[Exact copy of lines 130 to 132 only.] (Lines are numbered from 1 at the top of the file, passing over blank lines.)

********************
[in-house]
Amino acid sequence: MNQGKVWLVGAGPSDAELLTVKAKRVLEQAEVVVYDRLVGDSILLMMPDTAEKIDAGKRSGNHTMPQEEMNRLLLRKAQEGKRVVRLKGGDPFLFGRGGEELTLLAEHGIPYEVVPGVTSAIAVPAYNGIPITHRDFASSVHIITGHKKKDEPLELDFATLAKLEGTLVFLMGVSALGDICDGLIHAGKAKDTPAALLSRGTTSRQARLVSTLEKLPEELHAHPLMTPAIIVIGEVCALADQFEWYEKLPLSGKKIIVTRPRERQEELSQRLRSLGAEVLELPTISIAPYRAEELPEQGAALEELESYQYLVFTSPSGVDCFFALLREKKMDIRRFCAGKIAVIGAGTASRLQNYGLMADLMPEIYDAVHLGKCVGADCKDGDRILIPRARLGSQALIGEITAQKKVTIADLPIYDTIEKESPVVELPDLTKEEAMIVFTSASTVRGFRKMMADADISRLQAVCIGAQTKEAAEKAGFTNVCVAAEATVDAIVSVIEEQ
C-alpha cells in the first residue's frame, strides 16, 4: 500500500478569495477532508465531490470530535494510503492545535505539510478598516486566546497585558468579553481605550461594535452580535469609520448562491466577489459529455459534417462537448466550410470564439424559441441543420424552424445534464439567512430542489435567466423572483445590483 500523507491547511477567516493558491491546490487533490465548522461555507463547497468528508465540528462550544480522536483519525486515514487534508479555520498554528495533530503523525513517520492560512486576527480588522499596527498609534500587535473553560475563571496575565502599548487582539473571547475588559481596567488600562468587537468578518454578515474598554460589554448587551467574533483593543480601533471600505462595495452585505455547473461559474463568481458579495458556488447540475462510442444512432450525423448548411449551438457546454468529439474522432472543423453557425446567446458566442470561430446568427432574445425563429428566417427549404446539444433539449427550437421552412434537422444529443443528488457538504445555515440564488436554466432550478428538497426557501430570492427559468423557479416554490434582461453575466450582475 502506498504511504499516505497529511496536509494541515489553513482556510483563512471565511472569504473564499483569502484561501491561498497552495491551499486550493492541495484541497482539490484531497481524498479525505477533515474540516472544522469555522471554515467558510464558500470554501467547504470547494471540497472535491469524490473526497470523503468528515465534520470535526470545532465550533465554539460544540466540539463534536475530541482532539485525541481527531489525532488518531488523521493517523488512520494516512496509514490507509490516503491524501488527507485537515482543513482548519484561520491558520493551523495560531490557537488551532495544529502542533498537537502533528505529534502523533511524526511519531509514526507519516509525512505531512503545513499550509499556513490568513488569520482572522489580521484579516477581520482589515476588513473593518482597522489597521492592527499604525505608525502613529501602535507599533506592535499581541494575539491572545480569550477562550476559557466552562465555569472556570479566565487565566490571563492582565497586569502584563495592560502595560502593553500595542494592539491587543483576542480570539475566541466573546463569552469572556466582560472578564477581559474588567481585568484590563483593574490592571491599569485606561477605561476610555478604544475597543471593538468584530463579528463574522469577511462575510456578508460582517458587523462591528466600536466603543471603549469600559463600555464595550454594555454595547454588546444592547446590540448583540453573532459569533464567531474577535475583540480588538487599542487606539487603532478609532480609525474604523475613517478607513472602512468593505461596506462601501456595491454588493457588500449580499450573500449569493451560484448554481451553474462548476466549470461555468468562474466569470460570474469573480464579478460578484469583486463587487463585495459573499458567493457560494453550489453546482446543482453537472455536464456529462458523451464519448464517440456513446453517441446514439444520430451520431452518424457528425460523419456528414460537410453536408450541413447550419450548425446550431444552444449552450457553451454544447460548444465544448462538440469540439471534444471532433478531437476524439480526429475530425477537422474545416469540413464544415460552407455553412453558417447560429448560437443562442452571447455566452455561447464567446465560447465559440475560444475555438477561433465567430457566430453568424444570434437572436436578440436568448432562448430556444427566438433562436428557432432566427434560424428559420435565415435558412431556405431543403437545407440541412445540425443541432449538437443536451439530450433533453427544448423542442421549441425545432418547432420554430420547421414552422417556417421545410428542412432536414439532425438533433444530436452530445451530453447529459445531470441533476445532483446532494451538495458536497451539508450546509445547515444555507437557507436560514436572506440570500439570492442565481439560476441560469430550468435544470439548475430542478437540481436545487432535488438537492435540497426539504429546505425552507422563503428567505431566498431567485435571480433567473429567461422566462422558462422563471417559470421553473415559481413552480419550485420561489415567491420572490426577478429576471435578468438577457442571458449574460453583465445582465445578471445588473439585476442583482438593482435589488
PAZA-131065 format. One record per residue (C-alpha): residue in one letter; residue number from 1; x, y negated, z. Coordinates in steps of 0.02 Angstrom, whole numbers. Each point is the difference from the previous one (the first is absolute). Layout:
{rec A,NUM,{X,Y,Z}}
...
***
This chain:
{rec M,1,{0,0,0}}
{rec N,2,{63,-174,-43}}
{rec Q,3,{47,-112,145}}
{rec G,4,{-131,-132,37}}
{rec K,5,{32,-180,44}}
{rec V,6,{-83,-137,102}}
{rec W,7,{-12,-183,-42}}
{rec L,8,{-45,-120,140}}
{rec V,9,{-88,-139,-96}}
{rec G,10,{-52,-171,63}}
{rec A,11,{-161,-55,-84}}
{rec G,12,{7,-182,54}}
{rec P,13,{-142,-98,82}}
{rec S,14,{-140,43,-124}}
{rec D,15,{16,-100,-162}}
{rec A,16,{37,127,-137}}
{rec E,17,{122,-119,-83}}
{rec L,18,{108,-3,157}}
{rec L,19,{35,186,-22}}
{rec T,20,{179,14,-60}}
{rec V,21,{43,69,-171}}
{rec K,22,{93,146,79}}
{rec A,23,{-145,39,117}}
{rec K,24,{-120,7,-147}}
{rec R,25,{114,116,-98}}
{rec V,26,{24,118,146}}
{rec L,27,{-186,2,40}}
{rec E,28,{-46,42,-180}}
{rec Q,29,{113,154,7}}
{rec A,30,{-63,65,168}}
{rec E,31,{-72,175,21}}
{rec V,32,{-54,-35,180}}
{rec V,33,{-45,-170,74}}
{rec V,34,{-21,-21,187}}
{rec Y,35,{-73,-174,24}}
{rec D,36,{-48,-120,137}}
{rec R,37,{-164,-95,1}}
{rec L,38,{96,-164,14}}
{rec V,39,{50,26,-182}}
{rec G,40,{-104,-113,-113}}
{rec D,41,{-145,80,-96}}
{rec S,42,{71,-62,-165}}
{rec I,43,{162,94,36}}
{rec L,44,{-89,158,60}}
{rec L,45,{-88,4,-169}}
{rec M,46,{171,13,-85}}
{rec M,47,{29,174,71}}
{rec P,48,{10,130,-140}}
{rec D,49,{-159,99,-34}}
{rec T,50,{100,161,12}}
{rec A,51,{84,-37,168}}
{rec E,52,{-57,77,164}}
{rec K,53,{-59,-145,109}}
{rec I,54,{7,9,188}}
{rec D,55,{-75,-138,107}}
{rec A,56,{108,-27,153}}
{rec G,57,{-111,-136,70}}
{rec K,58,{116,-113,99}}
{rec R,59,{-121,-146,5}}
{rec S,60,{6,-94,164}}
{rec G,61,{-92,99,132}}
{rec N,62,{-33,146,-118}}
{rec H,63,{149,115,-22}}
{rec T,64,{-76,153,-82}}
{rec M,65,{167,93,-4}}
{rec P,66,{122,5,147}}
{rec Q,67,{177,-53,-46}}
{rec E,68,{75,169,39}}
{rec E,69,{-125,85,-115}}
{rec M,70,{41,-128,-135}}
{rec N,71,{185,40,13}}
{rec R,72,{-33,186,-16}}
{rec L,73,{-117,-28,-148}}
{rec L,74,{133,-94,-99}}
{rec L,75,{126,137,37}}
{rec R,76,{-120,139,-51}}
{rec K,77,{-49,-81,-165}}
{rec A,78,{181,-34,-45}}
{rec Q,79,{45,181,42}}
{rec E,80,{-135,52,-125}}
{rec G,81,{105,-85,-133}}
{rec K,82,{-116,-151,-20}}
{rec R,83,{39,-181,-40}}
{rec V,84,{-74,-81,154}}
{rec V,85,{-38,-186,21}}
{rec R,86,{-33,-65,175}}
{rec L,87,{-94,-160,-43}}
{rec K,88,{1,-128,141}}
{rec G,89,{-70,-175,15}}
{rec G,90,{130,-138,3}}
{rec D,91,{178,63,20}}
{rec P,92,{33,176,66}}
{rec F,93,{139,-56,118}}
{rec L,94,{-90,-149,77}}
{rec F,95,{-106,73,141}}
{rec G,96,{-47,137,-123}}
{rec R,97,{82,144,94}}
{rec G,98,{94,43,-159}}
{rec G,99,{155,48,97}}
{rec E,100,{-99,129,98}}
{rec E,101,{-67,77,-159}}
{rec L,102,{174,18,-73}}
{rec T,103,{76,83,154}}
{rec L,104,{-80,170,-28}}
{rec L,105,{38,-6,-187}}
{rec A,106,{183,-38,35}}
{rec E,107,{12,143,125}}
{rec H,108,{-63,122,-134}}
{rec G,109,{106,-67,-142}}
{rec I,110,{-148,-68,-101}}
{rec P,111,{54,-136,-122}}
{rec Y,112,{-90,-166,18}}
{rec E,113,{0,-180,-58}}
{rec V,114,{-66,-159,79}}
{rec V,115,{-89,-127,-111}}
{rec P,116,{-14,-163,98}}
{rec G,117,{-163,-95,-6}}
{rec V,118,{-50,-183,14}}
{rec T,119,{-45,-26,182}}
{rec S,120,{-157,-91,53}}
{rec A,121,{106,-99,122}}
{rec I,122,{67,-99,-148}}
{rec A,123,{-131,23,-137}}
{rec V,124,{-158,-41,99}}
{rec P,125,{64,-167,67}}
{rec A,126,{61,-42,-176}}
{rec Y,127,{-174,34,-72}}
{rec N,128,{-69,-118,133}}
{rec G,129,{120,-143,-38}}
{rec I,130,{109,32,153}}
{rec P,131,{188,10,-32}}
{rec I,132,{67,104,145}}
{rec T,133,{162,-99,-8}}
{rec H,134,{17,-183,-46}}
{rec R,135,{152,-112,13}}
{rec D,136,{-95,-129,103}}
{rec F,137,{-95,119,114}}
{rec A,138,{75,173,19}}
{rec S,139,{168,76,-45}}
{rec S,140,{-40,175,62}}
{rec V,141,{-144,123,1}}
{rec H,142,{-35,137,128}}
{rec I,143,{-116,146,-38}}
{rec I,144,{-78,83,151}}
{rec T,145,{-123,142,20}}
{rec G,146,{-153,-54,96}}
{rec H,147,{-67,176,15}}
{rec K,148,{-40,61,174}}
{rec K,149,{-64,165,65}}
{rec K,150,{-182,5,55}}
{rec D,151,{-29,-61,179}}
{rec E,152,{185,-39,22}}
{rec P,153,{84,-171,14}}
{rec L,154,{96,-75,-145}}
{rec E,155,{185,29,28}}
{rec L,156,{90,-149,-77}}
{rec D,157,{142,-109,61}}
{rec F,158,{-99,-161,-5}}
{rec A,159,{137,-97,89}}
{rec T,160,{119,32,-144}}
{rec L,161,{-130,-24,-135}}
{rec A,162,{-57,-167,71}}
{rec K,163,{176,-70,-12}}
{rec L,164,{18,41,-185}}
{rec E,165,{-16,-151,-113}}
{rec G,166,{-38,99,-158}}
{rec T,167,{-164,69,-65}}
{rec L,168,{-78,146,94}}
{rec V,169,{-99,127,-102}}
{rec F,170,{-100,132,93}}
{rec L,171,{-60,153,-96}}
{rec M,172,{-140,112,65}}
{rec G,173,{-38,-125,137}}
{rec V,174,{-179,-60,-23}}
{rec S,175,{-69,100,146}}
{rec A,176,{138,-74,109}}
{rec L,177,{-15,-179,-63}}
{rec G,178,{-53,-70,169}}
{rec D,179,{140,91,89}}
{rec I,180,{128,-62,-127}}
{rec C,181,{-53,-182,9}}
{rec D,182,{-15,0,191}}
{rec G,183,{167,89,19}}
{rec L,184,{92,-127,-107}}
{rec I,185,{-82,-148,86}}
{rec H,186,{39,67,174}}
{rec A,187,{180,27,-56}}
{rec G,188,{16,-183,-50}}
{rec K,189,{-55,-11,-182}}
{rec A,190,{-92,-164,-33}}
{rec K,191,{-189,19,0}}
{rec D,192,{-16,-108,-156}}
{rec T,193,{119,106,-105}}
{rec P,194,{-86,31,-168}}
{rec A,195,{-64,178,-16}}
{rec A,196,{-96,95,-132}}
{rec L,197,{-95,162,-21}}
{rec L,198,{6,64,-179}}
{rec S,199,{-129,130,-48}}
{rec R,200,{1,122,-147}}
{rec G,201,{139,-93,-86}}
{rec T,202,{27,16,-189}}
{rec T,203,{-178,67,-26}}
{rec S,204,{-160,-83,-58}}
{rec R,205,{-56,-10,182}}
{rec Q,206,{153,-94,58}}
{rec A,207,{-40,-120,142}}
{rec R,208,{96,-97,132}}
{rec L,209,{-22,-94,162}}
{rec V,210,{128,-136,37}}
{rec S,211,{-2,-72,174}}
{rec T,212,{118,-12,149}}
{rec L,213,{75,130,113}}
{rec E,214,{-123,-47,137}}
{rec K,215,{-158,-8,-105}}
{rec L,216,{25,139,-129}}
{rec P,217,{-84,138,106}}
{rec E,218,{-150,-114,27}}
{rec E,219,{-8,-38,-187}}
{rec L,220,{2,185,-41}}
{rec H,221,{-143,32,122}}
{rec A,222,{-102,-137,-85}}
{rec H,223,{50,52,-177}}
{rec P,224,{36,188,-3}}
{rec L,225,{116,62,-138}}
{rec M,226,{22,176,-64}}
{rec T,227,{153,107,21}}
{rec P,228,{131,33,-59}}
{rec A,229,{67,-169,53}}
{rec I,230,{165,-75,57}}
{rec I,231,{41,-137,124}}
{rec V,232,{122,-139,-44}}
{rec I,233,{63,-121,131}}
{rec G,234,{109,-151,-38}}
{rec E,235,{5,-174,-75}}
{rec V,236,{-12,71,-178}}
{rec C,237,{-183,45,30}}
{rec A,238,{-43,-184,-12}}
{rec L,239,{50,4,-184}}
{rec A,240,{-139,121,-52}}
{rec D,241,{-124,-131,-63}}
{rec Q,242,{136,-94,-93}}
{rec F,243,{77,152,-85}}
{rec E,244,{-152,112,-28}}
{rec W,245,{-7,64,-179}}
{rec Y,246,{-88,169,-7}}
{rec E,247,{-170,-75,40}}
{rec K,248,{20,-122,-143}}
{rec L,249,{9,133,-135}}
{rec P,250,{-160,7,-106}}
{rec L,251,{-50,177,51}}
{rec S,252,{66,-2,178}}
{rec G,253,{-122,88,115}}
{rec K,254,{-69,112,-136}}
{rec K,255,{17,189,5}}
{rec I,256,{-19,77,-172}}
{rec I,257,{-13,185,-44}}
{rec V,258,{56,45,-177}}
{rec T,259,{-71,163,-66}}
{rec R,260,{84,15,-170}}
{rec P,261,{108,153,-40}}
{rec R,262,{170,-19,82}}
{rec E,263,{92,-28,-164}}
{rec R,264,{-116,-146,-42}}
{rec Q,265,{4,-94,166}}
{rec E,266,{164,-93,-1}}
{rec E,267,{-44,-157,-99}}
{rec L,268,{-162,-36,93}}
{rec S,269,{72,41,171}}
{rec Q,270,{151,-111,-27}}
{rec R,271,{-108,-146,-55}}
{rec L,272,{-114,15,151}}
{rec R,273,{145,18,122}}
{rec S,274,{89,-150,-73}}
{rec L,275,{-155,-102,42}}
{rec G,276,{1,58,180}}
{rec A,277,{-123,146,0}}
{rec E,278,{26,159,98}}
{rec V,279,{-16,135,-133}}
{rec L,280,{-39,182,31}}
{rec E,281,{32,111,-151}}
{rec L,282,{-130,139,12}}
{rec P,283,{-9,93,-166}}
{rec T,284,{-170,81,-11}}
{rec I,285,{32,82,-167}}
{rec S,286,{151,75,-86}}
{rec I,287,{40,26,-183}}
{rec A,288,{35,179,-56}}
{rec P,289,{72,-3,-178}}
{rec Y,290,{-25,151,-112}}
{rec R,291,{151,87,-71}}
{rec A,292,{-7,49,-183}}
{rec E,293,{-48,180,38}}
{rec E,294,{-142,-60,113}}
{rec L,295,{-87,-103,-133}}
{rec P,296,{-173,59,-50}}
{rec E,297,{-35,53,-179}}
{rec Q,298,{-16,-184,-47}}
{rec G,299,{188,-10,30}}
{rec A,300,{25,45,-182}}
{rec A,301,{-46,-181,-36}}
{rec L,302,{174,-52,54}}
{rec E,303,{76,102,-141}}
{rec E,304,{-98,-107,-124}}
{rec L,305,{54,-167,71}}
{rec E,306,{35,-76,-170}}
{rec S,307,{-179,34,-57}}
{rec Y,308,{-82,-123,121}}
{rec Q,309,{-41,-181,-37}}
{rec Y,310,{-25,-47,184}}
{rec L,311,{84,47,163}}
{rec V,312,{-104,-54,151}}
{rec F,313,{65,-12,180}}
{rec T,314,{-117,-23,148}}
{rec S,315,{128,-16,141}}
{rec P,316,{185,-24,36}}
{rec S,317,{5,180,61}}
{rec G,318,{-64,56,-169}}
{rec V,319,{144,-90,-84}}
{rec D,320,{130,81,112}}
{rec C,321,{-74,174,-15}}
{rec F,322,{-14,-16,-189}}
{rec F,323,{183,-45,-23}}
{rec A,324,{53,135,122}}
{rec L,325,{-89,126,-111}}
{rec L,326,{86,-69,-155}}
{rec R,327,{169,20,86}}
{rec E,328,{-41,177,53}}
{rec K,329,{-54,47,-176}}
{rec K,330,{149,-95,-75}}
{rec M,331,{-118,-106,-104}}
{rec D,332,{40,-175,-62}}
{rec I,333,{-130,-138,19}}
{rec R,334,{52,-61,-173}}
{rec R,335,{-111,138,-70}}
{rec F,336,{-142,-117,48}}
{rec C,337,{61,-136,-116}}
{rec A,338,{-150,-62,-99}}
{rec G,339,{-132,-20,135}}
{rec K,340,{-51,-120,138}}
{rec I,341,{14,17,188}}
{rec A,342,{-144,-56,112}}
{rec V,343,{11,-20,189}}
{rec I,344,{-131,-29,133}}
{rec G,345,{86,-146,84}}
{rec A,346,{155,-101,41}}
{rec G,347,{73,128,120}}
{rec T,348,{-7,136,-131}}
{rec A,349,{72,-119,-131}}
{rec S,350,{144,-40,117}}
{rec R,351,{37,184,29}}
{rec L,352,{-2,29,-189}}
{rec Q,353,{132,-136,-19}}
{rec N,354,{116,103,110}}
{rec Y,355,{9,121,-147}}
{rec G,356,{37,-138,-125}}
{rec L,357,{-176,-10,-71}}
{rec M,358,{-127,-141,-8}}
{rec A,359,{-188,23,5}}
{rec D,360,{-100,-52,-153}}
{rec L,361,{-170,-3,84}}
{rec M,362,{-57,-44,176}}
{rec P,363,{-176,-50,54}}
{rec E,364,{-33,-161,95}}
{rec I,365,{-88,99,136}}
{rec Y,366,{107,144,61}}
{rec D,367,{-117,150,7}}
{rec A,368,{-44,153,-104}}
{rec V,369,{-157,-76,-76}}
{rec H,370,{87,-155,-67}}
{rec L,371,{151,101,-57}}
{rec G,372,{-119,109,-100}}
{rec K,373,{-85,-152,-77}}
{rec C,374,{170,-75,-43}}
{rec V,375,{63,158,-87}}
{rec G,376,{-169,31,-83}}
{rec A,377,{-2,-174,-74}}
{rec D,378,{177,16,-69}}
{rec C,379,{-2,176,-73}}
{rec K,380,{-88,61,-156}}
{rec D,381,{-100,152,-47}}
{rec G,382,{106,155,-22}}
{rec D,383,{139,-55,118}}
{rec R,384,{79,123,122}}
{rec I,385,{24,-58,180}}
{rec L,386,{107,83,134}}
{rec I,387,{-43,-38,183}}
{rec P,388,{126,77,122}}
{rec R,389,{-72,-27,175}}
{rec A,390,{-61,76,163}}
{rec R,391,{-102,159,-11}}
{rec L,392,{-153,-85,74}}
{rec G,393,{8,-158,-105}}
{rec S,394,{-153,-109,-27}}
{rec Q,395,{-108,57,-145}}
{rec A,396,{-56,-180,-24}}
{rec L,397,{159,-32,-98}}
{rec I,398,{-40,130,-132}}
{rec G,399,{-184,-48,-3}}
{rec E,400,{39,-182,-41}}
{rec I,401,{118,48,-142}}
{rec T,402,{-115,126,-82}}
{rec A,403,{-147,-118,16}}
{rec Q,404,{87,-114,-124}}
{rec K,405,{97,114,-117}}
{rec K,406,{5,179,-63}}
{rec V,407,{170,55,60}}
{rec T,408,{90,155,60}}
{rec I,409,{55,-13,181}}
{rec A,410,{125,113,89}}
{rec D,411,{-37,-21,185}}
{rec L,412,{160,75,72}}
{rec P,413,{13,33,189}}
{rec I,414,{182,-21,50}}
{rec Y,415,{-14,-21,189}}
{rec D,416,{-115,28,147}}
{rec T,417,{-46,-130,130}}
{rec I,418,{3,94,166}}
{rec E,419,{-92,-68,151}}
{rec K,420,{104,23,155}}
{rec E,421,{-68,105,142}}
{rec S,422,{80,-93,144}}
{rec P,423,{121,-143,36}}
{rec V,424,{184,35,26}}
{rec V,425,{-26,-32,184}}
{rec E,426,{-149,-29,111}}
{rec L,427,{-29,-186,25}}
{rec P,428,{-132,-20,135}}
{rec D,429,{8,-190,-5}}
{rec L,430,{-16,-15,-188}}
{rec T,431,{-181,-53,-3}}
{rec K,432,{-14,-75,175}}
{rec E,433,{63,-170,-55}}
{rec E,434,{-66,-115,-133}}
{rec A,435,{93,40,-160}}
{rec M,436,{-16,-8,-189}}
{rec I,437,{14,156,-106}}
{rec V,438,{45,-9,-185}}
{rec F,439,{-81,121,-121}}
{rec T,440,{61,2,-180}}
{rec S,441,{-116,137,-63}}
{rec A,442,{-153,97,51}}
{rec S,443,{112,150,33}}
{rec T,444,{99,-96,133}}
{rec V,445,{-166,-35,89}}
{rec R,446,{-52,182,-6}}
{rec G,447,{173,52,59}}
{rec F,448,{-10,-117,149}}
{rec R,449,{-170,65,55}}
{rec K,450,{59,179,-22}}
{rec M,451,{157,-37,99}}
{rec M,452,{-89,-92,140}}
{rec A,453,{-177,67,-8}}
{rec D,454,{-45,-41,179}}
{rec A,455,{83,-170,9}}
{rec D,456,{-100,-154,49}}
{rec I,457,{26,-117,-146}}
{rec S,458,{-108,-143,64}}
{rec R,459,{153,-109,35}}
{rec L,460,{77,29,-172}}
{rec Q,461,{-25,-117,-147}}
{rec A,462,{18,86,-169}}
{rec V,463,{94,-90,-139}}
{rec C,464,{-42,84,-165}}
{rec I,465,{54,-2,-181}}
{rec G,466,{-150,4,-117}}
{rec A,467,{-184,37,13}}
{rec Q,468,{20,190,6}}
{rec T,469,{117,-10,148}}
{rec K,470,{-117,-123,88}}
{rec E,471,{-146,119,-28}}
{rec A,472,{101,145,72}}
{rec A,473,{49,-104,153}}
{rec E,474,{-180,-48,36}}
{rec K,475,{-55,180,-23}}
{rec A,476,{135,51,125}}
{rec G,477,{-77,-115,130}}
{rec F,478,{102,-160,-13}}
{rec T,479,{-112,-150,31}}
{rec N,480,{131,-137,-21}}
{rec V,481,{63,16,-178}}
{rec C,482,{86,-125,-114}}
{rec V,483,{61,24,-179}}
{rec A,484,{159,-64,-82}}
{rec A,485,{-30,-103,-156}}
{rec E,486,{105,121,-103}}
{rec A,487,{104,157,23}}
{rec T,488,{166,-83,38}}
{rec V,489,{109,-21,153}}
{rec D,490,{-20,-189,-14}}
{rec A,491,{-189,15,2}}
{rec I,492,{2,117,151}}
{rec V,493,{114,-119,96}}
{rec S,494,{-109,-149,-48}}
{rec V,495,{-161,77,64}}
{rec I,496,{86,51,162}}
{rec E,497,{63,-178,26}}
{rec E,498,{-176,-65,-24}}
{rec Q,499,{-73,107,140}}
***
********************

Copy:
{rec I,122,{67,-99,-148}}
{rec A,123,{-131,23,-137}}
{rec V,124,{-158,-41,99}}